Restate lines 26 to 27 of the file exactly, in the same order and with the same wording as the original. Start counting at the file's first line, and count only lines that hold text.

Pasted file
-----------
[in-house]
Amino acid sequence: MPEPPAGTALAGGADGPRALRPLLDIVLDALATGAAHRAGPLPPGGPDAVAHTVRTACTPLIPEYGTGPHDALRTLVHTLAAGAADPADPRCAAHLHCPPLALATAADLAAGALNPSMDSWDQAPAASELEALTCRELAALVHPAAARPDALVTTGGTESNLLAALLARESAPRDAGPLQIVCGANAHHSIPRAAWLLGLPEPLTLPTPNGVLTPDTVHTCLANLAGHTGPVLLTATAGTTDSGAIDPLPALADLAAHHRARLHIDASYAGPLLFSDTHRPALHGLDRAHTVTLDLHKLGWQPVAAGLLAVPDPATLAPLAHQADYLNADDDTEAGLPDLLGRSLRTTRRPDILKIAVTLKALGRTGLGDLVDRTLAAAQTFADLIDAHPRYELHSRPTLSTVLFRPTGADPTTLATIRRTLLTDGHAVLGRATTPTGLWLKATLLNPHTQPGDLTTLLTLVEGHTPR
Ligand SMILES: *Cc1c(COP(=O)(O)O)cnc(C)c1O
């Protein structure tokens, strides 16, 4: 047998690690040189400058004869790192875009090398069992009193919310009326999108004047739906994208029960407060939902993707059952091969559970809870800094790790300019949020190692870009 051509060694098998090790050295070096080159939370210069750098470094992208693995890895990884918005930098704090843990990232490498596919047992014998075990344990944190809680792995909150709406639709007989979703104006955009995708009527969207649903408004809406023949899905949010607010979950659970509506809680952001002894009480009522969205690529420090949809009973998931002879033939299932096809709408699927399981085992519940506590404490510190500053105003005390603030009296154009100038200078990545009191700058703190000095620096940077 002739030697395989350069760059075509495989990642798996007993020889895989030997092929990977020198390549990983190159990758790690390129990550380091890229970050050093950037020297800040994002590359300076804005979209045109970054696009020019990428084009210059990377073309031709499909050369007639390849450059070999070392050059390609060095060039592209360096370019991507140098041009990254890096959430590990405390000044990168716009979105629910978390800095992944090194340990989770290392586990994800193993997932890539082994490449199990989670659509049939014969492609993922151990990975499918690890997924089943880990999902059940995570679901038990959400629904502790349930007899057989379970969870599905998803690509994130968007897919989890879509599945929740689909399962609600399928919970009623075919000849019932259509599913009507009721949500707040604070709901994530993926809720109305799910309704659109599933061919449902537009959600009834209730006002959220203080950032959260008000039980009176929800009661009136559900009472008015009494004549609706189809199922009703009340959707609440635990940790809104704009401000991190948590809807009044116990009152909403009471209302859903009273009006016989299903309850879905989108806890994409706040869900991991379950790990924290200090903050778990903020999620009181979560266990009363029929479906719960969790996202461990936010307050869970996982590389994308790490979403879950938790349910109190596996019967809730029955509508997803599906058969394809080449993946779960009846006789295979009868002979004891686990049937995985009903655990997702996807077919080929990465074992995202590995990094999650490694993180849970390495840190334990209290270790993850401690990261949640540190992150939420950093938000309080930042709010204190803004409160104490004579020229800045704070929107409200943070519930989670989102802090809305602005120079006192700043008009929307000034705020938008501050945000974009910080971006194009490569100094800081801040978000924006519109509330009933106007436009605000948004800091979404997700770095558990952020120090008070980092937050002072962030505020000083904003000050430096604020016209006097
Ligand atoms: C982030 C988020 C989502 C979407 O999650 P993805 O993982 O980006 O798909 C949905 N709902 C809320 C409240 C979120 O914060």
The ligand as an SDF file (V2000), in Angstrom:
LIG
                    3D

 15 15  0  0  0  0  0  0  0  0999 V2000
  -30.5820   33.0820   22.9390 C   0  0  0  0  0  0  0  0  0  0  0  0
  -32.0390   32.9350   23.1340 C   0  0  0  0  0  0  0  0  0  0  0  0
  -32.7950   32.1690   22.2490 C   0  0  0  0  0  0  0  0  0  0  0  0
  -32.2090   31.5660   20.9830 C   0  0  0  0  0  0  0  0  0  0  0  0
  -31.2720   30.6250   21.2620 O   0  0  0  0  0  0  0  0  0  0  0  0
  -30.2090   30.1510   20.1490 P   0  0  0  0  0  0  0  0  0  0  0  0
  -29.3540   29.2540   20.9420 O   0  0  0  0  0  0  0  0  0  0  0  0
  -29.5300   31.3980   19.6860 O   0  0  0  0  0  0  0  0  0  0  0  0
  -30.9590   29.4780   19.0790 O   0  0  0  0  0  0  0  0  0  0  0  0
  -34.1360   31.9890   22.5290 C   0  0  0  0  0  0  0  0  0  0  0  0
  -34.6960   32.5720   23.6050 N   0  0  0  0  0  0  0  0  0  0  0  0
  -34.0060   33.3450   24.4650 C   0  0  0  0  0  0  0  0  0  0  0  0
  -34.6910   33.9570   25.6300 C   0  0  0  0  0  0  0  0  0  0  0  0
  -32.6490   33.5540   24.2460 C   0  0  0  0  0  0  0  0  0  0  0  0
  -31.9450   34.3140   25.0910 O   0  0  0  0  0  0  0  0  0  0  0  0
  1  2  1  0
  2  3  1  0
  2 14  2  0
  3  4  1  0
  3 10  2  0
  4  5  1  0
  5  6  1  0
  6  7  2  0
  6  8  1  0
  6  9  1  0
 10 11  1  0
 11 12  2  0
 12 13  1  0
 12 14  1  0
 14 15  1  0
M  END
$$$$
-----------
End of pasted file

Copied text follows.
  2  3  1  0
  2 14  2  0